David Duchovny & Gillian Anderson are up for another "X Files" movie
"Gillian and I want to do it, so it's really up to Twentieth Century Fox at this point," Duchovny said at New York Comic-Con's "X Files" reunion panel.
Read the letter "Breaking Bad" fan Anthony Hopkins sent to Bryan Cranston
"Your performance as Walter White was the best acting I have seen - ever," wrote Hopkins, after consuming all 62 episodes in two weeks. UPDATE: Read the letter here. PLUS: Russian "Breaking Bad" fan changes his name to Jesse Pinkman.
Caroline Manzo: I'm done with "Real Housewives of New Jersey"
Minutes after last night's reunion ended, Manzo wrote on Twitter, ""I've decided to leave #RHONJ this season was my last. Love and kisses to you all. Xoxoxo."
"The Bachelor's" Sean Lowe & Catherine Giudici announce their wedding date
They announced on "GMA" this morning that they'll wed on Jan. 26. UPDATE: ABC will show the wedding live.
Lynda Carter caught off guard by "Two and a Half Men's" raciness
"I didn't know it was going to be quite as sexy as it's turning out to be," says the former "Wonder Woman" star.
"Game of Thrones" gets a porn parody: "Game of Bones"
Porn star James Deen stars as Jon Snow.
Paula Deen tonight gets the "E! True Hollywood" treatment
The Food Network host's hour will be devoted to her rags to riches to scandal story.
"CSI" holds a "Back to the Future" reunion
Elisabeth Shue and Lea Thompson, who both appeared on "Part II" and "Part III" of the "Back to the Future" films, will share a scene together on "CSI."
"Falling Skies" Season 4: Watch a sneak peek
The trailer for the upcoming season was unveiled at New York's Comic-Con.
So, this season of "The Real Housewives of New Jersey" comes to an end, and, as usual, there's fighting, tears, and more fighting. Some things never change, do they? Even though Teresa and Joe Giudice are facing prison and everyone (except Teresa and Joe) seems terribly upset about this, that doesn't mean they behave themselves or that anyone else does. No, even the prospect of jail time doesn't inspire anyone to pull a punch. Hey, it's the Italian way! According to this very small subset of Italian-Americans who are by no means representative of an entire national identity!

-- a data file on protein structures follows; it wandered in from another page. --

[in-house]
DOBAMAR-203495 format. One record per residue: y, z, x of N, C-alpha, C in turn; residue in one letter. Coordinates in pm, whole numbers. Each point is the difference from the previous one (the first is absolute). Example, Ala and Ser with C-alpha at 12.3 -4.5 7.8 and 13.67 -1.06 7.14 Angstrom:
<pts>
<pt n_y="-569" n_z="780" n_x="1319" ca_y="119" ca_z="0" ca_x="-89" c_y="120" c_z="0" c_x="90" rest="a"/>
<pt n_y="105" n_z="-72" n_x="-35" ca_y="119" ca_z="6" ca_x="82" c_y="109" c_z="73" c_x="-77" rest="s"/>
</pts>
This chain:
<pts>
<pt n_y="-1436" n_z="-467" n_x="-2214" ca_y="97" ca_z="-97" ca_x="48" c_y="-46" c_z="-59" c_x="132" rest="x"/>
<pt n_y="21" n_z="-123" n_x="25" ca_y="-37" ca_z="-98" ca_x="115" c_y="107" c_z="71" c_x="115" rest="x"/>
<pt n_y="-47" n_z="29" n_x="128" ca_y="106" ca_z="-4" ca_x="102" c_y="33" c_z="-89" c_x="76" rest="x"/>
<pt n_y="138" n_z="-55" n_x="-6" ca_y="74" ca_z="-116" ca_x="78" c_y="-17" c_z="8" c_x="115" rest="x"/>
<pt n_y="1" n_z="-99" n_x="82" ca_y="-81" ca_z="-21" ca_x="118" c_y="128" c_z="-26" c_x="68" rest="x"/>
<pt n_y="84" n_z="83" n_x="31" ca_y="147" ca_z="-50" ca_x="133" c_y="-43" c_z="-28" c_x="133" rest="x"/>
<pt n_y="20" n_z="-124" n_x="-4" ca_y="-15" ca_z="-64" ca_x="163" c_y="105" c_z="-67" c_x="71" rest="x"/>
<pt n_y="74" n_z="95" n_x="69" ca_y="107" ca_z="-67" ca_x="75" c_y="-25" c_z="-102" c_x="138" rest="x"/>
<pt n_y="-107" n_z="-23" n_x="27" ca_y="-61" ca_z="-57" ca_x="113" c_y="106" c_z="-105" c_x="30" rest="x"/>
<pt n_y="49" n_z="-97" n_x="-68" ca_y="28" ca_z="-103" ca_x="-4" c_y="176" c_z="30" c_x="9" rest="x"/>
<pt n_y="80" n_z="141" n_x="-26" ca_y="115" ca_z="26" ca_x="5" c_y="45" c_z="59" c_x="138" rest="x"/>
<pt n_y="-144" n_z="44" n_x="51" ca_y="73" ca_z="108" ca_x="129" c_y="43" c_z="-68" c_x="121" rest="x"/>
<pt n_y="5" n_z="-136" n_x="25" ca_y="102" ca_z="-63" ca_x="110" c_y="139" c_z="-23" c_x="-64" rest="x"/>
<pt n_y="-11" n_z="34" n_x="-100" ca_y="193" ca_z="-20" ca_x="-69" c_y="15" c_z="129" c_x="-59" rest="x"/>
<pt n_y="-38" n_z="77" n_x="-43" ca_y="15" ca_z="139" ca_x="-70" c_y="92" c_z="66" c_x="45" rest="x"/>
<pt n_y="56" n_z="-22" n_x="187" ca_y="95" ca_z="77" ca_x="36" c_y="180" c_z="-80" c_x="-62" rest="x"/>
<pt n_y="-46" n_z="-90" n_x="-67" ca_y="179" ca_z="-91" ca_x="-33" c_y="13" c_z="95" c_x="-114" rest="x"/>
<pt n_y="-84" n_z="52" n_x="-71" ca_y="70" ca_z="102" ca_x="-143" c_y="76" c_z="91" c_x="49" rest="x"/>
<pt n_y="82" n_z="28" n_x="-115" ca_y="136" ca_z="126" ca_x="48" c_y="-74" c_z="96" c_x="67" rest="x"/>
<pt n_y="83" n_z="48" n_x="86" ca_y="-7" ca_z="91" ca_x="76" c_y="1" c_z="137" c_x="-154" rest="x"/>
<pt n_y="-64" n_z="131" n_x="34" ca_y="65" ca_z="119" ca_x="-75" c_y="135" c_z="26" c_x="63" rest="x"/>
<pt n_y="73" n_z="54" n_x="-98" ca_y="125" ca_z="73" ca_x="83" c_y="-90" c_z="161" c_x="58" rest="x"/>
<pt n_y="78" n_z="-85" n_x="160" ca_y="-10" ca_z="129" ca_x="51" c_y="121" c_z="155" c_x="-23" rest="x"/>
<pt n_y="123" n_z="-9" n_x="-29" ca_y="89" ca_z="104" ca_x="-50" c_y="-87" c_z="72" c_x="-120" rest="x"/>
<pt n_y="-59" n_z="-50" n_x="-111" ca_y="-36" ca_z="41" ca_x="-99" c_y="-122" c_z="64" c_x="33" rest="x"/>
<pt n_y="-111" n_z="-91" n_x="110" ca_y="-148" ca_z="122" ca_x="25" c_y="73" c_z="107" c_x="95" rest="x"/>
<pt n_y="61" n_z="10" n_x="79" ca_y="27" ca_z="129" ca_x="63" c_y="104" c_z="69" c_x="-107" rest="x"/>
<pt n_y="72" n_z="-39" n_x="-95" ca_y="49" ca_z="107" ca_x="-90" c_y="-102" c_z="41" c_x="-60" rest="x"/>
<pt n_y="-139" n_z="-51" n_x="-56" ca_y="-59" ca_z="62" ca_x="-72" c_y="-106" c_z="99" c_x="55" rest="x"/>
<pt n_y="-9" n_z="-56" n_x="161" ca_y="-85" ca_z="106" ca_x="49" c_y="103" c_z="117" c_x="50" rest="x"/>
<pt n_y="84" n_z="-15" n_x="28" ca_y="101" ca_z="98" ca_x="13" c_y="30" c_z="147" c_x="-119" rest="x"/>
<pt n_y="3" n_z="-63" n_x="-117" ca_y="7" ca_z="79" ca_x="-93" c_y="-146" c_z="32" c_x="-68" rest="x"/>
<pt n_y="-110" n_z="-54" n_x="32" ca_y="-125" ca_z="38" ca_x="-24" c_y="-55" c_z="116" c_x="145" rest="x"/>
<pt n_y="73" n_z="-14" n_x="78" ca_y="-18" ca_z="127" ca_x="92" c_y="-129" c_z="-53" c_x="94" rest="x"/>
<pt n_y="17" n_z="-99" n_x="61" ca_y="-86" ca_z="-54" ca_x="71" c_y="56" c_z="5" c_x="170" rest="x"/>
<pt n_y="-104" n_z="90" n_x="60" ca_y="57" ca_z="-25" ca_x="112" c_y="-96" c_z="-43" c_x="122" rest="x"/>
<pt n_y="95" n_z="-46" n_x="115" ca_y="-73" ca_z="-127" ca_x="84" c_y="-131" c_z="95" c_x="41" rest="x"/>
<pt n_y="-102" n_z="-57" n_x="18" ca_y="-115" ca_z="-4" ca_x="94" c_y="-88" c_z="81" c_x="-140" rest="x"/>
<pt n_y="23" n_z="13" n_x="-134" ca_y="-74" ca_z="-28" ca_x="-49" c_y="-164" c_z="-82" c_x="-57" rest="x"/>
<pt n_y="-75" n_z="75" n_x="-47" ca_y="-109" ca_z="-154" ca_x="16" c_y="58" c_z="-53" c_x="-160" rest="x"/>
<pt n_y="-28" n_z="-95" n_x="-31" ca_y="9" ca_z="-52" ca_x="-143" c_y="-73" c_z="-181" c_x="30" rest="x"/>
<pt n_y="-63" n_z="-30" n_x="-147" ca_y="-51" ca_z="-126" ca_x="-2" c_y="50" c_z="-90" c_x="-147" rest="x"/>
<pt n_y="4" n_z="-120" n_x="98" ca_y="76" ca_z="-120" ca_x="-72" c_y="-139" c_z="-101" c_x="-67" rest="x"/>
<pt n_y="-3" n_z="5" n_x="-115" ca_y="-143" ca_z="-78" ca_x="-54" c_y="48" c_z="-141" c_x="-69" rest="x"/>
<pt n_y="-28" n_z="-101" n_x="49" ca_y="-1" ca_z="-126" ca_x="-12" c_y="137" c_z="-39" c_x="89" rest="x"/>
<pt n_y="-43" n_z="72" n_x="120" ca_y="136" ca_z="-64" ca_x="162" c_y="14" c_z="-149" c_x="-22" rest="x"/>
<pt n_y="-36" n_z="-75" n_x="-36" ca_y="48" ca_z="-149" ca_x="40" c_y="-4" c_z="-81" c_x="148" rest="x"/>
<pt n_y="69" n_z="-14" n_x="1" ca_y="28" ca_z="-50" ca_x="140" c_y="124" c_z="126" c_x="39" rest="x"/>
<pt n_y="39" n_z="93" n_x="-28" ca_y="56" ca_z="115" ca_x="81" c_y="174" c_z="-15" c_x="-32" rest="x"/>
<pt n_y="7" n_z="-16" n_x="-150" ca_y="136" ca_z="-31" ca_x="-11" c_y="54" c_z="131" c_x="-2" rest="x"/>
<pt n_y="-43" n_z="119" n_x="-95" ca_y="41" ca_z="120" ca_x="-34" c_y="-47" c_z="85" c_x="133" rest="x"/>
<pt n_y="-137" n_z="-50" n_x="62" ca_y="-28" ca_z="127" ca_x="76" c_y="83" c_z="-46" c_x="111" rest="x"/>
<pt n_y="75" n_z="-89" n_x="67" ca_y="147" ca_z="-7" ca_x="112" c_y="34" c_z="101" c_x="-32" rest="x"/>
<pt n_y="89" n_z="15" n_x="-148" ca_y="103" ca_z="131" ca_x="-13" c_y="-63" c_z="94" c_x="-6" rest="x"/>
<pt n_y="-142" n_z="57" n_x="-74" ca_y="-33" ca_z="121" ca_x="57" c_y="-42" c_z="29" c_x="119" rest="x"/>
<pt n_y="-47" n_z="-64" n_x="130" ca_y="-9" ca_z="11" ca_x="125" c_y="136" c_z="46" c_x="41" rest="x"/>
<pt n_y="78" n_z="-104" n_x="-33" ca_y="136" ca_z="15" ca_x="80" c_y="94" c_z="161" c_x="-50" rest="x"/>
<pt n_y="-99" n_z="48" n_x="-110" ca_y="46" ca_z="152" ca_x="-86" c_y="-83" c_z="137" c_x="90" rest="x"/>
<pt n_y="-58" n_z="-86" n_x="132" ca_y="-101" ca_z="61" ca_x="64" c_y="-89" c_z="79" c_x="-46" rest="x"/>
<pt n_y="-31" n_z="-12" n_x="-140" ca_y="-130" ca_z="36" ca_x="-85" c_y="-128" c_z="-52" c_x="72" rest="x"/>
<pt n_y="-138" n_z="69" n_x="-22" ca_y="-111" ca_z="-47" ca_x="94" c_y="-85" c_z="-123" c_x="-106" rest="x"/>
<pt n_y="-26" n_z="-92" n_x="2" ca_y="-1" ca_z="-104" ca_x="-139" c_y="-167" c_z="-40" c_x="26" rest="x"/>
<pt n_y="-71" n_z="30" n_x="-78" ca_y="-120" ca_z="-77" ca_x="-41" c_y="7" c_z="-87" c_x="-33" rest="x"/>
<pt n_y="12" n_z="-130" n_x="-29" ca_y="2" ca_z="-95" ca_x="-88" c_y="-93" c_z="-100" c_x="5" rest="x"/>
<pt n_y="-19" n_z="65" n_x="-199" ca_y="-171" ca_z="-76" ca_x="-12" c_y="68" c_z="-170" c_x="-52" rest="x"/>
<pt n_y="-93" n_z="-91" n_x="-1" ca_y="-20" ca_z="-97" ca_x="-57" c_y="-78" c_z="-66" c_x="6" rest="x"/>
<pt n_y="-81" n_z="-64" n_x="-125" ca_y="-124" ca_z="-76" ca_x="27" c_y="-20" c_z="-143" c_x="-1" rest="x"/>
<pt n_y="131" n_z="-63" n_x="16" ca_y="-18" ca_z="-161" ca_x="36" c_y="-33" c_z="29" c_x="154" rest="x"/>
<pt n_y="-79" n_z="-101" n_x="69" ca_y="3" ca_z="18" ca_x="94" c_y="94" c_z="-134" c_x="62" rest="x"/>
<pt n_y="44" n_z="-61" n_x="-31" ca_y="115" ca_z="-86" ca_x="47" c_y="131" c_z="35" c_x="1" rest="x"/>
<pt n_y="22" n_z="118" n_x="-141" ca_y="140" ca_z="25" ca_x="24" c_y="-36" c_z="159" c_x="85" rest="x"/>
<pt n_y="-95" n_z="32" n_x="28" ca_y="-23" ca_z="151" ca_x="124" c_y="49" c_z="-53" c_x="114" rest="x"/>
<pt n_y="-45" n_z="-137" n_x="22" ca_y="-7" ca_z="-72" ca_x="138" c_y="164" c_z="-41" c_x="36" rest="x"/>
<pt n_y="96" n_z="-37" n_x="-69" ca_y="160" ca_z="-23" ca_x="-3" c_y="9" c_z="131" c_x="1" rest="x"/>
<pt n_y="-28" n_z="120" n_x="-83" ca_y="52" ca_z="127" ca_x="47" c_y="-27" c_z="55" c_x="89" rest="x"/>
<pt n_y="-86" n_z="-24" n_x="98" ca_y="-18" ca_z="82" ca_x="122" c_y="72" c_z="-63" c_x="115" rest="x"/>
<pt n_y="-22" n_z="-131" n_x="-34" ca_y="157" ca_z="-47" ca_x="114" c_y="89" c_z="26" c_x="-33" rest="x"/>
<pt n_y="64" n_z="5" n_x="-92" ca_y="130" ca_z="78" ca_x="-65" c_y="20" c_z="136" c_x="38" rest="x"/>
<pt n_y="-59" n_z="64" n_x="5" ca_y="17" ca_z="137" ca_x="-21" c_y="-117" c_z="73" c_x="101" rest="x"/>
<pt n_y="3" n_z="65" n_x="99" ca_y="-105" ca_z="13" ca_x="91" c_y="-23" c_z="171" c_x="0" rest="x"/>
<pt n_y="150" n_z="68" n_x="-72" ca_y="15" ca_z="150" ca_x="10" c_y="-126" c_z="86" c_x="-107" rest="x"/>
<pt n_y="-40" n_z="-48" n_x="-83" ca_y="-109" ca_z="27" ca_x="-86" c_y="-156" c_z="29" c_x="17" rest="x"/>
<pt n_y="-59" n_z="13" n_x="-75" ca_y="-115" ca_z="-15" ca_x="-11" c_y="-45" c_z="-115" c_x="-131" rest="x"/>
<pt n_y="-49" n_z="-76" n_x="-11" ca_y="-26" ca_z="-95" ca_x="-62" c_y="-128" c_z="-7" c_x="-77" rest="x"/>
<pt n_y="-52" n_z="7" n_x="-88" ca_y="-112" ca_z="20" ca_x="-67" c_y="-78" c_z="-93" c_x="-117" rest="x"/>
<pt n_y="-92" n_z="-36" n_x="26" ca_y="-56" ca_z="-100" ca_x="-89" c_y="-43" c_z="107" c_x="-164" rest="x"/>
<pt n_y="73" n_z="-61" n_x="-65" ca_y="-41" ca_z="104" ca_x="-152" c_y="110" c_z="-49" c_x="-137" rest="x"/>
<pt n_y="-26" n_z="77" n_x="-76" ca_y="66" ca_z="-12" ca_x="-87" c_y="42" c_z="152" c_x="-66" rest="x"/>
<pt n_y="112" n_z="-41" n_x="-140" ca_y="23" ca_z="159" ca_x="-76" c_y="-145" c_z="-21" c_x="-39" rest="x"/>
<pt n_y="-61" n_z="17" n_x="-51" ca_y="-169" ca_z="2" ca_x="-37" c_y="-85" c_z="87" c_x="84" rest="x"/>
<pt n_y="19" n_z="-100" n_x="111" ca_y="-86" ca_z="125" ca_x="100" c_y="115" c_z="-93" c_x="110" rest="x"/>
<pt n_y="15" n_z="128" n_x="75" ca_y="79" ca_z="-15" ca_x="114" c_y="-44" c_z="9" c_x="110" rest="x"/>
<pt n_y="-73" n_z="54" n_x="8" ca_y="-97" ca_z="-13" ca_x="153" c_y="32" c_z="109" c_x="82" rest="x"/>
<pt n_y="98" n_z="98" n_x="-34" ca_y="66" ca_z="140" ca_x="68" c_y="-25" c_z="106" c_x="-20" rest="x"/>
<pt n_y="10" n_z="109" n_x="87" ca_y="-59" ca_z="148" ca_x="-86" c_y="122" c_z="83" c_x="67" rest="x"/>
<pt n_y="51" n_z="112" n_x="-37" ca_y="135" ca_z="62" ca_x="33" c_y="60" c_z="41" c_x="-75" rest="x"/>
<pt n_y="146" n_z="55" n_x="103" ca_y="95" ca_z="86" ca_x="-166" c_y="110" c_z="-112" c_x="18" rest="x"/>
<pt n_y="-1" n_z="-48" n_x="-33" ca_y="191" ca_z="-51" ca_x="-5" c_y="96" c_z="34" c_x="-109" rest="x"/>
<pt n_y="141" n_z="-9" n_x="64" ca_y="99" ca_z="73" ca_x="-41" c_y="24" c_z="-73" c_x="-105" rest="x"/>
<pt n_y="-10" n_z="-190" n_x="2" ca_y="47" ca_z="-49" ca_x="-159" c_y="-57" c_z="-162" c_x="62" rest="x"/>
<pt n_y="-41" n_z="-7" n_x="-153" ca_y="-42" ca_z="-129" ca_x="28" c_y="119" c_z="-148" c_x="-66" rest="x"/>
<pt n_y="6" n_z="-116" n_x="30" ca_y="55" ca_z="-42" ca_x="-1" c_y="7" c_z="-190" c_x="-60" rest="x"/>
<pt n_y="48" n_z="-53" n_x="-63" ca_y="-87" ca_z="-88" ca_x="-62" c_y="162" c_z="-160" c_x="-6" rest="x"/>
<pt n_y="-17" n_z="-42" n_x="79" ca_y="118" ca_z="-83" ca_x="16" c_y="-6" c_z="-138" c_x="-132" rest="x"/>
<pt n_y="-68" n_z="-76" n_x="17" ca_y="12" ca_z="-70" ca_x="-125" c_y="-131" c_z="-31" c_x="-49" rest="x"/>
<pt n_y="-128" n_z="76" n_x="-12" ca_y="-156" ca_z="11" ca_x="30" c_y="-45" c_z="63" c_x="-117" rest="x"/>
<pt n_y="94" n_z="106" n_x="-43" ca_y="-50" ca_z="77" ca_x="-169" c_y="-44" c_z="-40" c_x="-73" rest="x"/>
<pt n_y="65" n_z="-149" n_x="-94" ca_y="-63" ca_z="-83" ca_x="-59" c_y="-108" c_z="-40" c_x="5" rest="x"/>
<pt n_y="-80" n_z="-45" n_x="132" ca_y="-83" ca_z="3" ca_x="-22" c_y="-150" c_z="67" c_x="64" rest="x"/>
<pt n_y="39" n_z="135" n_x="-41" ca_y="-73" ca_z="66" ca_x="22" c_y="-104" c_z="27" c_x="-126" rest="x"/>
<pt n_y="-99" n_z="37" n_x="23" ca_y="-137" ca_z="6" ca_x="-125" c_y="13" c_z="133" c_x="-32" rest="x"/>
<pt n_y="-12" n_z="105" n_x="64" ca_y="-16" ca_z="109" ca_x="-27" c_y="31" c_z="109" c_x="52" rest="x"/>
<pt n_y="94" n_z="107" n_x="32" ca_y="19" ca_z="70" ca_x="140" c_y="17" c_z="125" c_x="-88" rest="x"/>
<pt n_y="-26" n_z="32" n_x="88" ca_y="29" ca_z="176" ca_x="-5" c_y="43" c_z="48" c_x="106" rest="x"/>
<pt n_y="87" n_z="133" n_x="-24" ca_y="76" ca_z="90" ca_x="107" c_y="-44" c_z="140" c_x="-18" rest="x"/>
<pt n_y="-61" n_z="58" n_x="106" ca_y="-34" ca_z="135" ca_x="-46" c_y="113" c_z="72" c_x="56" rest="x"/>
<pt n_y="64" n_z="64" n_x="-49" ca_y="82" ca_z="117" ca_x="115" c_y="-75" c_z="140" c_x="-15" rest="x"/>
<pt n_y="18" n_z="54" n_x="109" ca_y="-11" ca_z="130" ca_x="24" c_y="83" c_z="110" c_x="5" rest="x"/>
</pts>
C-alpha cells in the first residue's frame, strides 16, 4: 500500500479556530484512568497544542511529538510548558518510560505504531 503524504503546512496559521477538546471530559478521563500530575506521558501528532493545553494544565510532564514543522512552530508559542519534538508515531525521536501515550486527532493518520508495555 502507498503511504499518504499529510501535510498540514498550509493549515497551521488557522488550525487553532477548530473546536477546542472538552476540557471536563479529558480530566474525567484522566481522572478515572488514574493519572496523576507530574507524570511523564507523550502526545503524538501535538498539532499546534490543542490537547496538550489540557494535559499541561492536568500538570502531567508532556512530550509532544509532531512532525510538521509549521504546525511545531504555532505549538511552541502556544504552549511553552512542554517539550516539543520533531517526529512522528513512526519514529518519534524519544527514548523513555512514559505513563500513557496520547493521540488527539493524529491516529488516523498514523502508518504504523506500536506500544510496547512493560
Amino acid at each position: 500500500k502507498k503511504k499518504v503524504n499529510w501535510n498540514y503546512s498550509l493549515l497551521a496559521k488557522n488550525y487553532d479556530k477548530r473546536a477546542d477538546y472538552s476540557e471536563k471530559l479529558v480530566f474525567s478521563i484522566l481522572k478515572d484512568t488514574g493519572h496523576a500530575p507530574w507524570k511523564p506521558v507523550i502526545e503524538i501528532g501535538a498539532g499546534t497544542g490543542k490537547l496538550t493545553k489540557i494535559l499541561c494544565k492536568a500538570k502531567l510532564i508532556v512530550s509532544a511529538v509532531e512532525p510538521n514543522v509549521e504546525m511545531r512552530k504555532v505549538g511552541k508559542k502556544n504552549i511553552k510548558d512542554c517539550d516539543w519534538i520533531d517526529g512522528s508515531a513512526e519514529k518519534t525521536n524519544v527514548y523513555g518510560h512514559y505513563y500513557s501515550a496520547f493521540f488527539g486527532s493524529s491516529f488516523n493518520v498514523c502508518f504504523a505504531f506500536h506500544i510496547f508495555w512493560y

The story of the weekend, as you may have heard by now, is that Spike Jonze's "Her" went down a storm at the NYFF this weekend. Critics (including HitFix's Drew McWeeny) are nuts for the oddball techno-romance. Can all that critical love translate into Academy attention, as it did with Jonze's first two features? Steve Pond belives so, declaring the film a likely bet for Best Picture and Best Original SCreenplay nominations, though he thinks acting nominations will require some adventurousness from the actors' branch -- particularly if Scarlett Johansson is to be the first actor ever nominated for a voice-only performance. [The Wrap]
We kick off the episode with a live performance of "Wake Me Up" by Alloe Blacc, which is great, but the real reason to be excited about this episode of "Dancing with the Stars" is because it's the one that forces each star to pick their most memorable year and build a dance around it. This is not as easy as it might seem, but it does usually lead to tearful confessions and tugging on heart strings, so even if the dancing is marginal there's plenty of drama. Grab your tissues! Oh, and at this point, Tom explains a female star is on the chopping block, though that can change. Sweat, ladies, sweat!
Christina & Mark
The Background: Christina felt dissed by Julianne last week. But moving on! She picks 2010 as her most important year, which is when she had her baby girl. That year, her marriage to her cheating baby daddy also ended, so major highs and lows. She chooses CeeLo's "Forget You," because she survived this ultimate betrayal. Oh, I love this already! Go, Christina, go!
The Dance: She's dancing the cha cha cha. This is just as feisty as I hoped it would be. Christina has been very strong throughout, but this was actually a notch above.